Friday 15 January 2010

Not in the mood for dancing

15st 4lb, 4.5 units. Mrs H had arranged to take The Baby to some sort of dance class this morning, so it was down to me to wait at home for the promised arrival of Uncle Dave with the magic finger to restart our central heating boiler. I am not entirely sure whether The Baby is studying classical or modern dance, but he wasn’t wearing tights or a top hat and tails when he left the house, so I feel pretty safe in saying that it can’t be ballet or ballroom. What may be stated with total confidence is that he already knows more about dancing, at the age of just short of seven months, than his father does after an additional 55 years.

There was a brief period in the early 1980s when I had lost enough weight to feel reasonably confident about my body and I did venture out onto the floor for what I believe people at the time called a “bop”, hoping that it might lead on to what was then popularly known as a “bonk”. The first time I tried it a very pretty girl kissed me, albeit chastely. This was encouraging. The second time an almost equally pretty girl told me to piss off when I attempted to make lip contact, so I reverted to type and just said “Sorry, I don’t dance” whenever the possibility was subsequently raised with me. This has led to some excruciating misunderstandings over the years, the most recent occurring just before Christmas, when people refuse to take the statement at face value and interpret it as meaning “I’m just a teensy bit reluctant but of course I’ll do it if you insist”. Which is not what I mean at all.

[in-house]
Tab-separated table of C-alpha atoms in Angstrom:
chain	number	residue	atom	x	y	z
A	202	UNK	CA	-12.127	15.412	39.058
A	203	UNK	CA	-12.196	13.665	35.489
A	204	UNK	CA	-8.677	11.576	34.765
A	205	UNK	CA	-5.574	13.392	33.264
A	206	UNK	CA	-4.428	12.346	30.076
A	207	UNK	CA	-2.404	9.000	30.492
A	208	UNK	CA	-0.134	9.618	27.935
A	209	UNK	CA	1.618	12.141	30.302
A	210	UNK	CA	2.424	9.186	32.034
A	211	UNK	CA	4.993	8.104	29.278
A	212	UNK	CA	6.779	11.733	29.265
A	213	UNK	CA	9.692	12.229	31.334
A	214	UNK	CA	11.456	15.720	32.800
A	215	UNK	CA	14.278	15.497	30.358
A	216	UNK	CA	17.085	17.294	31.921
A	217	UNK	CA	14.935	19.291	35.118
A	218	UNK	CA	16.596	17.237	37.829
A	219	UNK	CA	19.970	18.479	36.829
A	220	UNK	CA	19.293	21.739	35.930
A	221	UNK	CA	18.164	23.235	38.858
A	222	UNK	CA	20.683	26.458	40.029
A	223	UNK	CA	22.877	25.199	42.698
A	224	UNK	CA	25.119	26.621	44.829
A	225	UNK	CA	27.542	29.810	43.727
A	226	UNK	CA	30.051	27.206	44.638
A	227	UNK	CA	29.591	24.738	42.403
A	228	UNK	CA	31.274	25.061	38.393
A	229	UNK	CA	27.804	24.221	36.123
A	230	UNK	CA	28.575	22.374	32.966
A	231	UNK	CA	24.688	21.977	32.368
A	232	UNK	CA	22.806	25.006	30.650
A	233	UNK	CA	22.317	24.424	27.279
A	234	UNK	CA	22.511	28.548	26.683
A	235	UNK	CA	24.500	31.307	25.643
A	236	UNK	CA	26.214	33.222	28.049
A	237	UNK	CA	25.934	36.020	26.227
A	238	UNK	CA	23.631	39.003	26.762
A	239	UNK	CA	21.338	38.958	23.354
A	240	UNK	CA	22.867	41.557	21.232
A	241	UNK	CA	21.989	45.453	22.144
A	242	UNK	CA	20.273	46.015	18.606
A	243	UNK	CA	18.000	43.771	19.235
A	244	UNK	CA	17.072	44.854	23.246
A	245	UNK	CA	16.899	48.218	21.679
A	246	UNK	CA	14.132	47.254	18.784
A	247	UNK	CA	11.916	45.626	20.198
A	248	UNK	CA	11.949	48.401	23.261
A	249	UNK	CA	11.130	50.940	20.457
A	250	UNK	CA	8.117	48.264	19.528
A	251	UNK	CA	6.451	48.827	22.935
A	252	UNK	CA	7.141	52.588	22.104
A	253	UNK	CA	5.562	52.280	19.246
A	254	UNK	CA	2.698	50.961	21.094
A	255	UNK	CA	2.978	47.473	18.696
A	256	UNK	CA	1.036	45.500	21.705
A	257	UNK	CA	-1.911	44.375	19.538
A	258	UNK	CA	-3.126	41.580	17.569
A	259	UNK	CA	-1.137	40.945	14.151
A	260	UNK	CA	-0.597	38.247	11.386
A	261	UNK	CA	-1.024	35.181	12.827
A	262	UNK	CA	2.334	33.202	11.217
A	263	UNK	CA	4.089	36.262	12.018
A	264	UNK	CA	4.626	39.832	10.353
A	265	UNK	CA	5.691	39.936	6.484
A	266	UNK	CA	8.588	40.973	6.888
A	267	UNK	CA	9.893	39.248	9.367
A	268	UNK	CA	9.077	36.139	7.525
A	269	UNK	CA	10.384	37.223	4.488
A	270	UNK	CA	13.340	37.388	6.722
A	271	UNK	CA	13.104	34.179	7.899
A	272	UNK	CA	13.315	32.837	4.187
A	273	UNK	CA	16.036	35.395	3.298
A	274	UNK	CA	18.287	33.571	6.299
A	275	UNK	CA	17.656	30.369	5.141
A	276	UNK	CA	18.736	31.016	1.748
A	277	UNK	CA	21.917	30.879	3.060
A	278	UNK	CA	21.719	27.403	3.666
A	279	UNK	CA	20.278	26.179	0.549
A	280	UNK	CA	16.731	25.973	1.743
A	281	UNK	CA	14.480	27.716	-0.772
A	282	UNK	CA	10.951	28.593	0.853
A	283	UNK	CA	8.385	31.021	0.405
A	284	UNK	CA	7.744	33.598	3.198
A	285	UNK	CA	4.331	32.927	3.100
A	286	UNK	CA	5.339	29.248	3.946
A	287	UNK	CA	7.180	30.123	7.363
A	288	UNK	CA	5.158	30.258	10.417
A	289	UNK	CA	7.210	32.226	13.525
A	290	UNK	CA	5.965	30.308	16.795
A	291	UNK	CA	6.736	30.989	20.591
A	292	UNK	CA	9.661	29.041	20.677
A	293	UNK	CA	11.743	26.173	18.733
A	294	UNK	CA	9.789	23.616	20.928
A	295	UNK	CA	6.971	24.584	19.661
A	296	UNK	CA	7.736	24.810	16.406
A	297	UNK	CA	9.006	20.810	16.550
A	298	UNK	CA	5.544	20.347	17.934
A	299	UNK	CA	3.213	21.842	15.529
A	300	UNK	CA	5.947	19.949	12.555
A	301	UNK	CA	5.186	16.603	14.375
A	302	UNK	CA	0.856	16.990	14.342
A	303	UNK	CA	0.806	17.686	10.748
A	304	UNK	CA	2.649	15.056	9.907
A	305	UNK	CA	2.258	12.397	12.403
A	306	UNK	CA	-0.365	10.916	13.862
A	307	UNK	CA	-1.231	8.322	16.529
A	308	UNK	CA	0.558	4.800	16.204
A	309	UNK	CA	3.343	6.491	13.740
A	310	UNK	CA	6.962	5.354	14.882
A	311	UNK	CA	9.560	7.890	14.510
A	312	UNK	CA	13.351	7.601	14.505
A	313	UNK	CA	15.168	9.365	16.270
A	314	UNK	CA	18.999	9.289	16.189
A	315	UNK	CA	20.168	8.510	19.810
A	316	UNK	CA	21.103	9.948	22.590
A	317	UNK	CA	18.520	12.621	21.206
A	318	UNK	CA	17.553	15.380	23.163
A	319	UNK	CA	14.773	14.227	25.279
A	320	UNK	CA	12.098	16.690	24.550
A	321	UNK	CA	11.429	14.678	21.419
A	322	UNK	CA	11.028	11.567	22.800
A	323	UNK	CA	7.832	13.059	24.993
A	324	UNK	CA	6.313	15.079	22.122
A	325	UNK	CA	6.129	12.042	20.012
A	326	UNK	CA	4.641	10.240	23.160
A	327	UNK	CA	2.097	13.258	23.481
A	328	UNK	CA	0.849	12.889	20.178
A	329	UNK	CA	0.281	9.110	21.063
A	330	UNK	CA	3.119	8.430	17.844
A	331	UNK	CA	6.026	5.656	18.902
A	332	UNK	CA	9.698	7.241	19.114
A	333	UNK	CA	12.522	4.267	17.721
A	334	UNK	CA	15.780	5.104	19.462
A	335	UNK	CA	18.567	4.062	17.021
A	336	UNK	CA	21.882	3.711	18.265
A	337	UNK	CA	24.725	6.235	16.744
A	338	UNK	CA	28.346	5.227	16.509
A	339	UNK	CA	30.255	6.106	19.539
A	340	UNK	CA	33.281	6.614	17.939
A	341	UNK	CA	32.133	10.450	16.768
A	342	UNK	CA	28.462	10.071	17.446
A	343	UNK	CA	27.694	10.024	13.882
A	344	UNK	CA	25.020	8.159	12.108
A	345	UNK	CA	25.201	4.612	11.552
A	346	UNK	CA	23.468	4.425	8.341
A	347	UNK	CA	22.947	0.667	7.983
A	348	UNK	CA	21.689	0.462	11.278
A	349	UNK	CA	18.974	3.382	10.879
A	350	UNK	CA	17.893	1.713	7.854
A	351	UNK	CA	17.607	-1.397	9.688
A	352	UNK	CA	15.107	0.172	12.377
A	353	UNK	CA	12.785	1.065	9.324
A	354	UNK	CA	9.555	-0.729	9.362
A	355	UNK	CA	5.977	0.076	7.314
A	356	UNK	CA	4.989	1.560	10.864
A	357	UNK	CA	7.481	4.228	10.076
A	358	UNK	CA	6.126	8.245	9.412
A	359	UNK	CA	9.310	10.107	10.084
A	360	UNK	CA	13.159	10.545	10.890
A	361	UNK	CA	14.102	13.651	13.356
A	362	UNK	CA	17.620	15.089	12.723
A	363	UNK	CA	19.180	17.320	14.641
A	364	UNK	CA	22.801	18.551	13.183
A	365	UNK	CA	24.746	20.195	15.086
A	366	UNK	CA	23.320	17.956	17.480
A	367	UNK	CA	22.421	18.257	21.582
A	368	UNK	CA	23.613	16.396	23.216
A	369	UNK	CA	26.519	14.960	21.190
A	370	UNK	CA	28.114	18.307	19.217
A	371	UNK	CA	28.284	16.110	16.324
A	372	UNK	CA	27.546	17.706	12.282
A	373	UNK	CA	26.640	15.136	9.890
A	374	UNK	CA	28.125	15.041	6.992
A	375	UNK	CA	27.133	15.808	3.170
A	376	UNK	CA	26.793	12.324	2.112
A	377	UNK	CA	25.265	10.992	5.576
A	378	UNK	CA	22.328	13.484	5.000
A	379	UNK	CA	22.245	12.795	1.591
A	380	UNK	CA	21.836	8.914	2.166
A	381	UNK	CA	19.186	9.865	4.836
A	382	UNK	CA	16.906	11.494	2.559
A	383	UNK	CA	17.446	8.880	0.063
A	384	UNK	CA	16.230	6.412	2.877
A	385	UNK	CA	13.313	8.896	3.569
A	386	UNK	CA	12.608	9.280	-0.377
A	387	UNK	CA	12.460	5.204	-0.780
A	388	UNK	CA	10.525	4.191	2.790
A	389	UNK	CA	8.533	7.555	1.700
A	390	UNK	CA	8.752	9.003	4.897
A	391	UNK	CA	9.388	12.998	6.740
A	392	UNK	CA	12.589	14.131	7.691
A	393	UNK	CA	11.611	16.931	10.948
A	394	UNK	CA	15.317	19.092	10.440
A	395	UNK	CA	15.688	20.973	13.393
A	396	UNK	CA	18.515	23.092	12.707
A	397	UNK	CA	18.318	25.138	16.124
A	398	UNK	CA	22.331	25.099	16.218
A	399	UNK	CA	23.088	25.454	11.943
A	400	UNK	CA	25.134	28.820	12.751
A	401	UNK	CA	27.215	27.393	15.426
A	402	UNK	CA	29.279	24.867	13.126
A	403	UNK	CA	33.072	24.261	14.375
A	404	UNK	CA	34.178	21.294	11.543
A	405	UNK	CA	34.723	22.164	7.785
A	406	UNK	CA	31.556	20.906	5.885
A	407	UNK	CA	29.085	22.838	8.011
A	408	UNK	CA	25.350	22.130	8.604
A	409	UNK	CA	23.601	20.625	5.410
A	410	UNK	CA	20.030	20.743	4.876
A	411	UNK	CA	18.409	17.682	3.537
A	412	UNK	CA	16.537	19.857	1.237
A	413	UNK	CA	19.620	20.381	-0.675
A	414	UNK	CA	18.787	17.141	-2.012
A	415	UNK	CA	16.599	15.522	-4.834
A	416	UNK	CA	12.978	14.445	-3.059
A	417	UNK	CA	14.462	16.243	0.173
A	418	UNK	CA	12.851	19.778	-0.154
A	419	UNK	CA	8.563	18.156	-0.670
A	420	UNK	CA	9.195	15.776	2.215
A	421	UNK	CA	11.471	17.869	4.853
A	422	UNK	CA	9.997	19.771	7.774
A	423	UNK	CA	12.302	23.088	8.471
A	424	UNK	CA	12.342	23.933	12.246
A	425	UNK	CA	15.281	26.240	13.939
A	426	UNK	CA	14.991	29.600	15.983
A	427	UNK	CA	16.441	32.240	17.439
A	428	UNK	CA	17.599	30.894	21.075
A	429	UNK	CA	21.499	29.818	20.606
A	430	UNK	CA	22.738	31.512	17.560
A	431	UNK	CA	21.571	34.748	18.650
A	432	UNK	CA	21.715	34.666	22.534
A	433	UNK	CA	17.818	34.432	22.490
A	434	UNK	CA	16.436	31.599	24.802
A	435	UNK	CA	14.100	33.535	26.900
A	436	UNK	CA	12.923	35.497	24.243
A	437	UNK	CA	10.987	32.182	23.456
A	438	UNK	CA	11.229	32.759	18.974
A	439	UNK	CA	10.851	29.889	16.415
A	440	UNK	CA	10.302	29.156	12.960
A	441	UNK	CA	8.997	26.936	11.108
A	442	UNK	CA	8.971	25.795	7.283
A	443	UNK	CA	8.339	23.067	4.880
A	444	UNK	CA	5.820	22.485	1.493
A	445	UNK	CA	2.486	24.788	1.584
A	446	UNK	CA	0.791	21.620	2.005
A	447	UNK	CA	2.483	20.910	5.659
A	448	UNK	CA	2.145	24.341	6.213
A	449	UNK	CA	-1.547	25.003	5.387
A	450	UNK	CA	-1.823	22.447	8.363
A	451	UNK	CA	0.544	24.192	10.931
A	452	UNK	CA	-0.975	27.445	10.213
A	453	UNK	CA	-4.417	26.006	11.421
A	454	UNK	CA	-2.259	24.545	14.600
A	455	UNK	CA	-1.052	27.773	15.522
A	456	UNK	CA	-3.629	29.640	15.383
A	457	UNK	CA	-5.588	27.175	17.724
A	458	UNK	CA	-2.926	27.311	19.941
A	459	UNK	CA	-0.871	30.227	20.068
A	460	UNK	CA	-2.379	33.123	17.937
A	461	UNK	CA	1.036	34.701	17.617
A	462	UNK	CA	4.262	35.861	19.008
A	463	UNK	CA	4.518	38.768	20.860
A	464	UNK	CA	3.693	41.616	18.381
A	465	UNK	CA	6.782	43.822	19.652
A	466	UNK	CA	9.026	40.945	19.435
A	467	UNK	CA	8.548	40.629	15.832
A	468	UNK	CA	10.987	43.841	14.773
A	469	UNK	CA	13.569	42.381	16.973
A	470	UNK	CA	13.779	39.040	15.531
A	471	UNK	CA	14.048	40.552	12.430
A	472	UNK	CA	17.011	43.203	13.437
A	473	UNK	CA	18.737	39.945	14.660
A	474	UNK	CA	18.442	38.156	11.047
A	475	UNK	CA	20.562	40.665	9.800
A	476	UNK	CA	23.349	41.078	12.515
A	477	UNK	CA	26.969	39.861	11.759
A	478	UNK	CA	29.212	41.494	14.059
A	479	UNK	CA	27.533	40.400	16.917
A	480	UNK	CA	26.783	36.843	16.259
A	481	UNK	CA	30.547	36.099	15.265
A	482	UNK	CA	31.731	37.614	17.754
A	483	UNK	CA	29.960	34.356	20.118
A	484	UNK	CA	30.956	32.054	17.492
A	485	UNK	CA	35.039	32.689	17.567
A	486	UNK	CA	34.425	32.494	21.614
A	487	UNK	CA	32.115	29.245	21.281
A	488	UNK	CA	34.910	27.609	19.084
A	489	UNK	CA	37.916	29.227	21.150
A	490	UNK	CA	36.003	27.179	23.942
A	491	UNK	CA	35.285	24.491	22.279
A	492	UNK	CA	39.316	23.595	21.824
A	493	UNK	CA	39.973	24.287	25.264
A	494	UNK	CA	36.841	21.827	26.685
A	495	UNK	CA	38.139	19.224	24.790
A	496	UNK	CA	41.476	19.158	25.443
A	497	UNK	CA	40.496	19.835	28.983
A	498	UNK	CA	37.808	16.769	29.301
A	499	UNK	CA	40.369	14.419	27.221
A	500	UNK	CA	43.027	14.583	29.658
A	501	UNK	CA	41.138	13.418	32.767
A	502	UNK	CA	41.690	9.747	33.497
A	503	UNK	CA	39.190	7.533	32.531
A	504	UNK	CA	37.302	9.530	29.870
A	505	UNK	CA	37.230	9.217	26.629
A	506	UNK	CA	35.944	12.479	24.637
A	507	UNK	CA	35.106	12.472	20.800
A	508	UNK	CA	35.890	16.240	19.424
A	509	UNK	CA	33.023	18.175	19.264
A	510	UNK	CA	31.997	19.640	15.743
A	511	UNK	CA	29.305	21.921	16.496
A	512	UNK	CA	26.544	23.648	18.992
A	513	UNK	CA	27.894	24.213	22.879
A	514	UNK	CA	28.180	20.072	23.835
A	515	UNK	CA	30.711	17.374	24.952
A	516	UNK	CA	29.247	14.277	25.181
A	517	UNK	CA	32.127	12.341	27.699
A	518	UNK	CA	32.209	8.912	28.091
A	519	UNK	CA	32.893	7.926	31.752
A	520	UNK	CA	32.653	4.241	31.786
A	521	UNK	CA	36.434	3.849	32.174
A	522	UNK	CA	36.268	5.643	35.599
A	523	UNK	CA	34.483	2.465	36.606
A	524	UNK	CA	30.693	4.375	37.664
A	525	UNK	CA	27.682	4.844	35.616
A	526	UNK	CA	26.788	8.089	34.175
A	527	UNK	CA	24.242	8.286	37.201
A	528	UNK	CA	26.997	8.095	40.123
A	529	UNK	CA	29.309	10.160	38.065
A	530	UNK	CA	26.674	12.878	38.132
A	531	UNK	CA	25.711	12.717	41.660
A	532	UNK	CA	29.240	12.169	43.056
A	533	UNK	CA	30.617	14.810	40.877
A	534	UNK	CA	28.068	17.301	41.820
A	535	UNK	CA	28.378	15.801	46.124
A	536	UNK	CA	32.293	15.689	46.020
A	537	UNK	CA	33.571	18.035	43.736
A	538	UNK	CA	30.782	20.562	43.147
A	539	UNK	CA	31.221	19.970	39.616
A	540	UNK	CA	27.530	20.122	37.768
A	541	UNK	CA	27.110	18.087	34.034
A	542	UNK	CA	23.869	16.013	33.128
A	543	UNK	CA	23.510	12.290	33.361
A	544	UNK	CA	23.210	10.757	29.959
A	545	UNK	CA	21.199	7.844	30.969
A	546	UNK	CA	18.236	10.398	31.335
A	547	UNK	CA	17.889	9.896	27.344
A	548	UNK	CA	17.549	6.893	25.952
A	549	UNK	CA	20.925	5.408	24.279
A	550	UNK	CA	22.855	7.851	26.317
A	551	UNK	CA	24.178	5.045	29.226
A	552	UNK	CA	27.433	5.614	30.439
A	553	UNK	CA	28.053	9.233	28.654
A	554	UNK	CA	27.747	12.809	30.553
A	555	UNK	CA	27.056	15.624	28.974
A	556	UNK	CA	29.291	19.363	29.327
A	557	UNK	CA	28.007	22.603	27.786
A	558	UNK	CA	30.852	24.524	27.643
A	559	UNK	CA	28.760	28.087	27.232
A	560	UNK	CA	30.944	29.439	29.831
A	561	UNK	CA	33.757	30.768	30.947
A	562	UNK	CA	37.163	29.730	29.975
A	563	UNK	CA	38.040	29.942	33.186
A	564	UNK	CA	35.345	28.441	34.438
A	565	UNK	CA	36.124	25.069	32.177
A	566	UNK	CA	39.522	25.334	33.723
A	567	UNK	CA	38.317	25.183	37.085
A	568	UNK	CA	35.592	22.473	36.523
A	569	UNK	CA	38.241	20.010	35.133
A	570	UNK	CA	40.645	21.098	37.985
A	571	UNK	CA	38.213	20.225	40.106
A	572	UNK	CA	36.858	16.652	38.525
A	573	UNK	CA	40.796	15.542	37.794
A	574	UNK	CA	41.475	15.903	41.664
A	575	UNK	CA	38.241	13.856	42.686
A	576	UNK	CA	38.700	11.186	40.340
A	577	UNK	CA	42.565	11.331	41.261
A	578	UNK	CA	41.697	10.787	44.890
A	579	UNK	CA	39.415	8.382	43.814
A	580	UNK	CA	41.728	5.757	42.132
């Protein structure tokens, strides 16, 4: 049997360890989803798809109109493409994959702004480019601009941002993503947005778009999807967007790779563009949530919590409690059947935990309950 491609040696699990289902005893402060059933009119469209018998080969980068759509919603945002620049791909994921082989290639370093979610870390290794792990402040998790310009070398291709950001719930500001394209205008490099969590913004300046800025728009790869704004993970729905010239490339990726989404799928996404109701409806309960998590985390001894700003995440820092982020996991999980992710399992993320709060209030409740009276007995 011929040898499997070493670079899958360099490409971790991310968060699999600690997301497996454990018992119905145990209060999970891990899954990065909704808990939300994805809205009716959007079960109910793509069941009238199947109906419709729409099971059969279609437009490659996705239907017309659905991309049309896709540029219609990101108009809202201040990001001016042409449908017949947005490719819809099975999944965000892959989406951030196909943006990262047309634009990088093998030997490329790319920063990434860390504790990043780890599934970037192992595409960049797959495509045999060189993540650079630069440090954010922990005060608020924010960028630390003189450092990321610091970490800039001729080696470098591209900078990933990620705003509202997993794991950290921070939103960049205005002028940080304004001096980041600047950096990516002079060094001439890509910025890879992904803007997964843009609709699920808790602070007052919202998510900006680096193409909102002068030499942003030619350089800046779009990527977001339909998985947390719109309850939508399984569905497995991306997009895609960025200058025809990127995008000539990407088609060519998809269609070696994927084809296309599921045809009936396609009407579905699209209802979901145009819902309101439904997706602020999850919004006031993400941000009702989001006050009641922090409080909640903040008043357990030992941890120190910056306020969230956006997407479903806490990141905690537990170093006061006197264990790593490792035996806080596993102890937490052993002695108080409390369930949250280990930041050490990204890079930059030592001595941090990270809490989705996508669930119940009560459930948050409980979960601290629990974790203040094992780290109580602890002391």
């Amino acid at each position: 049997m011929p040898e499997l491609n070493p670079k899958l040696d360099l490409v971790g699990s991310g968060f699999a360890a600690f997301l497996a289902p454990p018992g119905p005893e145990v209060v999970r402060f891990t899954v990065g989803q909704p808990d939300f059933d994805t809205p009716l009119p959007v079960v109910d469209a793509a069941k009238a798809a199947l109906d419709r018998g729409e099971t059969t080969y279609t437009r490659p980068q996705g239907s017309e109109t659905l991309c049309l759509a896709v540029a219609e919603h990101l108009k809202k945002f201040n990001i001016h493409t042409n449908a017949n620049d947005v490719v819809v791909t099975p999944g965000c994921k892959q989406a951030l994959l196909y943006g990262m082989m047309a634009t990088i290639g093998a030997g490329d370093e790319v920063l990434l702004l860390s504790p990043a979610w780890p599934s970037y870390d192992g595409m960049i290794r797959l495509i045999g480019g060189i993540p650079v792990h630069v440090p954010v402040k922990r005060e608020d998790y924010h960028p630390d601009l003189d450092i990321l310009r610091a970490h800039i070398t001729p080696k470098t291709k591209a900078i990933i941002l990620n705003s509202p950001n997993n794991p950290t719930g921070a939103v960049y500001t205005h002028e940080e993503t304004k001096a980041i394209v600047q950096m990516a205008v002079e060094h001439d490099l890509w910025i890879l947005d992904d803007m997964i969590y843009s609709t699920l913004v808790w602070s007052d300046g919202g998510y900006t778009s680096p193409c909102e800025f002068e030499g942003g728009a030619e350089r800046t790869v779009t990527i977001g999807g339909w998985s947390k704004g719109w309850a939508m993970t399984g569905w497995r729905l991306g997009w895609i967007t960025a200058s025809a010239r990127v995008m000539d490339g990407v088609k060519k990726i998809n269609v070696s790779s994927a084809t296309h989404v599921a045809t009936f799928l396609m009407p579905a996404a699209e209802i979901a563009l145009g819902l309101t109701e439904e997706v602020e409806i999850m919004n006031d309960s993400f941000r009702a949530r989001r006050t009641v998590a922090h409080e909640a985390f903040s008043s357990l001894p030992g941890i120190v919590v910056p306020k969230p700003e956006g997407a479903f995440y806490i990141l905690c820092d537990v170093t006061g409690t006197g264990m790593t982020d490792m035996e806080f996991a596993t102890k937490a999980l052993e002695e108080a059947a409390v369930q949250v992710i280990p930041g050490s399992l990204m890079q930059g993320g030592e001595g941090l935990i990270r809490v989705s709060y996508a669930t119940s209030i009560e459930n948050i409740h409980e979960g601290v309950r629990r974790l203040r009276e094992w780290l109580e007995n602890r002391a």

I did make a solitary exception, over my own dead body, for the first dance at my wedding. The resulting, excruciating pictures are, I contend, conclusive proof of how right I have been to “just say no” before and since.

Why I don't dance: far too easy to confuse close attention to your feet with leering down your partner's cleavage (there are other reasons, too)

However, I do not want my son to be a social cripple like me (nor, as Mrs H kindly put it back in June 2008, a curmudgeonly, racist, paedophile snob; I should perhaps re-emphasize that I dispute the “paedophile”). So I welcome these classes as I delight in his progress at swimming, about which he also now knows vastly more than me (approximately ten years’ worth of weekly lessons at the Royal Grammar School, Newcastle upon Tyne, and I still can’t swim a stroke). While I would like him to be an old-fashioned English gentleman, I don’t want him to be the sort of person who views the devastated white concrete buildings in Haiti on his TV and is tempted to crack tasteless jokes, whether involving Garibaldi biscuits or otherwise. God forbid.

Predictably enough, Uncle Dave did not turn up first thing, as billed, so at 11.30 I thought “What’s the worst thing that can happen?” and pressed the red button on the boiler myself. It started immediately. I hung around for long enough to establish that the radiators were beginning to heat up, then cleared off to visit a client who does a very decent line in fish and chips for Friday lunch. The afternoon proved unexpectedly busy, what with one client deciding to admit that they might be thinking of returning to the stock market, and another engaged in a vigorous internal debate about whether it was a good idea to advertise their contempt for political correctness.

There was still snow on the ground when I drove up to our house shortly after 7; yet when I let the dog out for the last time at around 11 the lawn was completely green. And I never built that bloody snowman. Damn.

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